1. Opinion

Remember Barr's promises Editorial: Remember Barr's promises to let special counsel finish work

The former and likely future attorney general pledges to let Robert Mueller finish his investigation into the 2016 election.
Attorney General nominee William Barr testifies Tuesday during a Senate Judiciary Committee hearing on Capitol Hill in Washington. (AP Photo/Andrew Harnik
Attorney General nominee William Barr testifies Tuesday during a Senate Judiciary Committee hearing on Capitol Hill in Washington. (AP Photo/Andrew Harnik
Published Jan. 16, 2019

William Barr is far from the ideal choice to become the nation's next attorney general. To be kind, his views on criminal justice, immigration and other key issues are as dated as his experience as attorney general during the first Bush administration. But Barr assured the Senate Judiciary Committee Tuesday that he would allow special counsel Robert Mueller to finish his investigation into whether President Donald Trump's campaign conspired with Russia during the 2016 election. At this critical moment, that may be the best Americans can expect.

Regardless of Barr's expansive views on executive power, his long experience and consistency could be a steadying influence in a period with an unstable, unreliable president coping with multiple investigations and a partial government shutdown he has brought on himself. Barr is headed toward Senate confirmation, and he could stabilize the Justice Department following the forced departure of Attorney General Jeff Sessions and the seat-warming of unqualified acting Attorney General Matthew Whitaker.

Barr sounded out of touch Tuesday on a number of issues such as anti-trust, intellectual property and privacy in a digital economy. But he sent the right message about seeing the special counsel's investigation through and expressing his respect for Mueller. "Under the regulations, Bob Mueller could only be terminated for good cause and frankly it's unimaginable to me that Bob would do anything that gave rise to good cause," he said.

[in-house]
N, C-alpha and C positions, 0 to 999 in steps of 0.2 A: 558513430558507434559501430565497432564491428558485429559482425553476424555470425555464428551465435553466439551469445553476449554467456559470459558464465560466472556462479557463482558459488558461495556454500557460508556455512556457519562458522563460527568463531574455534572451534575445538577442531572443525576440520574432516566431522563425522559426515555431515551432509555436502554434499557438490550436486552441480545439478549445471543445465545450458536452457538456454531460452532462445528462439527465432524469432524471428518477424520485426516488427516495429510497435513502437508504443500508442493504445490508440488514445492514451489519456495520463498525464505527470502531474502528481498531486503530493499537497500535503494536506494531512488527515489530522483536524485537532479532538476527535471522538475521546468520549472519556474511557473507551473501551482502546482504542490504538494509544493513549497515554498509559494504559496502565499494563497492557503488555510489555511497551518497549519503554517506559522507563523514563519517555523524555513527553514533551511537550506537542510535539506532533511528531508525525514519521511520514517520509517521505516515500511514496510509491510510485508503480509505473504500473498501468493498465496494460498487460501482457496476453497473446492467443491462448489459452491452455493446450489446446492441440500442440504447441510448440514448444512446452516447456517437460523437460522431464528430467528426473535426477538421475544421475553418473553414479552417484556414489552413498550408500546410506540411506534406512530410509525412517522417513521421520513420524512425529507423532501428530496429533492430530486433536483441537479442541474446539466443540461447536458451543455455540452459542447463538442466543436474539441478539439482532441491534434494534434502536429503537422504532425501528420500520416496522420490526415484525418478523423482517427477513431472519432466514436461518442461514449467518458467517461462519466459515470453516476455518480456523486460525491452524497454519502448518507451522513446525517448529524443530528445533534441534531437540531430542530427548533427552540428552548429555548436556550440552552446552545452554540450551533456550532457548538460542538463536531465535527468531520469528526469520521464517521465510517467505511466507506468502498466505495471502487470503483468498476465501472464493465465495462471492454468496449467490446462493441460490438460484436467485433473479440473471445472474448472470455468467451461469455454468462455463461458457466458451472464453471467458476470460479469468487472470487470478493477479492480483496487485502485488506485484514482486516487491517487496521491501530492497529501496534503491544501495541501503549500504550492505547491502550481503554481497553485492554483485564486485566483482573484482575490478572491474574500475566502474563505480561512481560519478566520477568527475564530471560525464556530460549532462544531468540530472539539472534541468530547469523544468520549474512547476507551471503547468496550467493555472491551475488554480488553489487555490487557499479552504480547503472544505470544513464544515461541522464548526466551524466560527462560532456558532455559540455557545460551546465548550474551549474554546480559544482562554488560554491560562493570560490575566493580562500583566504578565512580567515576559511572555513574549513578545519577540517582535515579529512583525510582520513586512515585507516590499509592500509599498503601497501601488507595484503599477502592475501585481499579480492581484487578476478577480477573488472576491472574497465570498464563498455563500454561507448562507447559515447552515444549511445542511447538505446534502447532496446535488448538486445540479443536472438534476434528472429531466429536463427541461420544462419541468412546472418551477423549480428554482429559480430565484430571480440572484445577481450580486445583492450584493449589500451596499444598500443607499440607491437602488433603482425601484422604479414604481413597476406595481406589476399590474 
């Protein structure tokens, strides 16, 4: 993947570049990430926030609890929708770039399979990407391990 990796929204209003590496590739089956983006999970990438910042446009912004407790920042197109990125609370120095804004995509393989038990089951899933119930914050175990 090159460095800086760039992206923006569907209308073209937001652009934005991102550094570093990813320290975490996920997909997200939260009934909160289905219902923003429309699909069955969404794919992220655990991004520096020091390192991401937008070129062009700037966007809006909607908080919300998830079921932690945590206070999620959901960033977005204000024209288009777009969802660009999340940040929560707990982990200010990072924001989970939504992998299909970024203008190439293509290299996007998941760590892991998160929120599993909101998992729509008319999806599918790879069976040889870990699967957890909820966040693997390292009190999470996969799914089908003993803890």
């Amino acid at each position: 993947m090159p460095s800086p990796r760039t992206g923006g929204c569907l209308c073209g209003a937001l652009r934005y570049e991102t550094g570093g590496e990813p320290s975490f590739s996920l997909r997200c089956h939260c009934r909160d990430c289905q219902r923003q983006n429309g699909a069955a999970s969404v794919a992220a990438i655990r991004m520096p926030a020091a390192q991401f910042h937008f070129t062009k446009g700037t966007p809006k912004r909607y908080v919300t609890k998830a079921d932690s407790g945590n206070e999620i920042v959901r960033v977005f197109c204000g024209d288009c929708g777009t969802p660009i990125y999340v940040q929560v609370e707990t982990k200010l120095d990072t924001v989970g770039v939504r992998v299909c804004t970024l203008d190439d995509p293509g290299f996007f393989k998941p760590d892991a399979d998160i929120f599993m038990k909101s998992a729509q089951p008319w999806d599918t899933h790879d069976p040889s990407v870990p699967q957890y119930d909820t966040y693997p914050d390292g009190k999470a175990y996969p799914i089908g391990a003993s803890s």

The legitimate concerns about Barr's independence from Trump or other outside influences were generally answered. For example, he has doubted in an unsolicited memo to the Trump administration whether the president could be charged with obstruction of justice because he fired FBI Director James Comey or hinted he would pardon allies who cooperated with Mueller. Barr conceded he had no facts when he wrote the memo in 2018 and was primarily concerned about setting any precedent.

Other reasonable questions have been raised about Trump's overture to Barr about becoming one of his lawyers and about a discussion he had earlier in the White House about the Mueller investigation. Barr said he had no interest in becoming Trump's lawyer and that the other discussion was not of any substance. More important is that Barr has consistently supported the investigation, does not consider it a "witch hunt'' as Trump does, and vows that Mueller can finish his work.

Going forward, Barr should agree to recuse himself from the Russian investigation if that is the recommendation from Justice Department ethics officials. He would not make that commitment Tuesday, and he did not commit to making the full Mueller report public. "My goal and intent is to get as much information out as I can,'' Barr said.

That is not good enough. Americans deserve to see the full picture so they can make their own judgments about Russian meddling in the 2016 election and whether the Trump campaign cooperated with a foreign power.

Barr, 68, emphasized that his age and experience give him the freedom to act independently and stand up to pressure from the president or anyone else. "It is in the best interest of everyone — the president, Congress, and most importantly, the American people — that this matter be resolved by allowing the special counsel to complete his work,'' he said.

Agreed. Barr would not be the most enlightened attorney general. But he is expected to be confirmed, and his promise to remain independent and allow the special counsel's investigation to proceed to its conclusion has to be good enough for now.